John was a parent who had grown up as a Christian. His life had become too busy and God had been squeezed out of his life. He had married and had children. As he was getting ready to select a school, he realised that his children were growing up with a vacuum in their lives. It was a gap he was unable to fill. He wanted our school to provide what he had received from his own parents. As he said to me, “I want my kids to know about God. I had choice and I want my kids to have choice as well.”
Adventist education is in fact all about choice. It reinforces family values and spiritual nurture, or in some cases, provides values and spiritual nurture that the family want to see but cannot provide. Once when I was talking to a dad who had moved away from his Christian roots, he looked over at his young daughter and quietly said, “I regret I do not have the family faith traditions to pass on to her.”
While all schools highlight learning for life, Adventist education sees a much bigger picture. We recognise there is much more than just this present life. There can be an eternal connection with a loving God who desperately wants everybody in His family. We provide each student with the opportunity to decide to be part of God’s family and nurture their spiritual journey as much as we are allowed to.
We choose to be very intentional about spiritual nurture, including having regular worship each morning as part of the normal school routines, having spiritual emphasis weeks, and providing opportunities for students to be involved in worship band or singing group or even to share their faith journey in weekly chapels or other forums. Even in disciplining students, our discussions can often include a focus on how God can be the ultimate answer for their need to change.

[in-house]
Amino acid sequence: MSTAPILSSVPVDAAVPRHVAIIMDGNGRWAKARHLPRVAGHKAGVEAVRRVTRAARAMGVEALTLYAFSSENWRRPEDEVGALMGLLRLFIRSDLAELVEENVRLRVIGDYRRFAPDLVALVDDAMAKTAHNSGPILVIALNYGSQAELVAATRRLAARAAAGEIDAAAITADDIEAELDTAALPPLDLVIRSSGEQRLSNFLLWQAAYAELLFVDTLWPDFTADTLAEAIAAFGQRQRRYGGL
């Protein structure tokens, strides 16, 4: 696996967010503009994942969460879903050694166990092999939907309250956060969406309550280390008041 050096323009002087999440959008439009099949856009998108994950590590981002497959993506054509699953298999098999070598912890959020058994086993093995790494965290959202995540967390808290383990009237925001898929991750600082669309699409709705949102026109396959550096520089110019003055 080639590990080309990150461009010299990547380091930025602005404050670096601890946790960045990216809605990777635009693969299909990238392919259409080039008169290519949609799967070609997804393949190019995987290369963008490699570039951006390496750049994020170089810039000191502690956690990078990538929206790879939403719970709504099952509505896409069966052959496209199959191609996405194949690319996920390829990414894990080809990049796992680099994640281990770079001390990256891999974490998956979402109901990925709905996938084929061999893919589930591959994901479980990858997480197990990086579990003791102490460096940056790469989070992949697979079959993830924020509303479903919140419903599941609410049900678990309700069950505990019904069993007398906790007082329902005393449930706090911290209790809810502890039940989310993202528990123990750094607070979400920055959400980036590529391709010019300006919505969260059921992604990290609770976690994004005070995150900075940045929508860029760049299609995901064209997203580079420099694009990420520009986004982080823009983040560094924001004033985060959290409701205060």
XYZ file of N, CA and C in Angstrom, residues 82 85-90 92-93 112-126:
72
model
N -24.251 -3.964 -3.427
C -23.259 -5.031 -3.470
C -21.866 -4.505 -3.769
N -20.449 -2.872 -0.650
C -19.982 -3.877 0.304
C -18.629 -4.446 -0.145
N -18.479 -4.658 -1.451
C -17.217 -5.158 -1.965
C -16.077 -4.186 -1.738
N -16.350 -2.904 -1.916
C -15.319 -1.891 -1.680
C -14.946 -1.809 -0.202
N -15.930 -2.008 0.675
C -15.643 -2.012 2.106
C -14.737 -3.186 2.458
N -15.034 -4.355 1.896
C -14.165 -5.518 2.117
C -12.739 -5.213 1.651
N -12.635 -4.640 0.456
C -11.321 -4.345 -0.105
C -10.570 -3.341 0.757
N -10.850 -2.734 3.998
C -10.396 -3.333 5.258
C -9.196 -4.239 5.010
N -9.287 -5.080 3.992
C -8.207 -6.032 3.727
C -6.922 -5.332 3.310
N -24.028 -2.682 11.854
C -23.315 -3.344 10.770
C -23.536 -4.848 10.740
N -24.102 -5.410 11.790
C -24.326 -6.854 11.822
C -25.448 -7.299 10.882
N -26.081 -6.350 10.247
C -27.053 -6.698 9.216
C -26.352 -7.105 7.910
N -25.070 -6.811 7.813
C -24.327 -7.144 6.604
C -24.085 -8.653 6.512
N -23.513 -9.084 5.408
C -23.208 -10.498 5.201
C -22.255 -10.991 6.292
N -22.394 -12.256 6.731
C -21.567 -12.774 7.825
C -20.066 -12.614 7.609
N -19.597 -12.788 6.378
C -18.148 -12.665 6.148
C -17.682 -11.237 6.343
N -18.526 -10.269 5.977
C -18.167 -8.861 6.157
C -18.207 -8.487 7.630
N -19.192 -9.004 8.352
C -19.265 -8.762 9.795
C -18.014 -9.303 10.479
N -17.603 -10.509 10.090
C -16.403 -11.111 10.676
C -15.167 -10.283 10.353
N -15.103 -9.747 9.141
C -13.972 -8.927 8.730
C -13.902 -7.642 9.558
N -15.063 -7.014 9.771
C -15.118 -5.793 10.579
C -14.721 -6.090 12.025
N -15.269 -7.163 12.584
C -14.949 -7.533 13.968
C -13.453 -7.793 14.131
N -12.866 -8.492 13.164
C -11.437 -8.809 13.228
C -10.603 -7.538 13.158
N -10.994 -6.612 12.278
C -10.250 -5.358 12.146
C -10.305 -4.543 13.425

By nurturing our students spiritually, we also prepare them to nurture other students. One of the most powerful spiritual nurturing experiences I have ever seen came through a student. A Year 11 student was very angry with God because two classmates had died of cancer. He struggled with the notion that a loving God had allowed his two best friends to die. Then he began reading his Bible to decide whether to leave God behind or not. Over a few weeks it began to make a difference. He became the catalyst that started a student revival at our school. He shared his testimony in chapel, then in church. He initiated a large youth group at our weekly church “soup and buns and Bible sharing time”. He made a huge difference in many students’ lives because he had become a new person (2 Corinthians 5:17).
Adventist education provides an environment permeated with the God–factor. It is Deuteronomy 6:4-9 in action for our children as we surround, nurture, and prioritize their faith journey.
This article is the fourth in a series of ten articles on the unique characteristics of Adventist education. Another article in the series will be published every other Thursday. To view all articles in this series, along with other articles by this author, click here: Articles by David McClintock.
Note: Article written and posted in Australian English.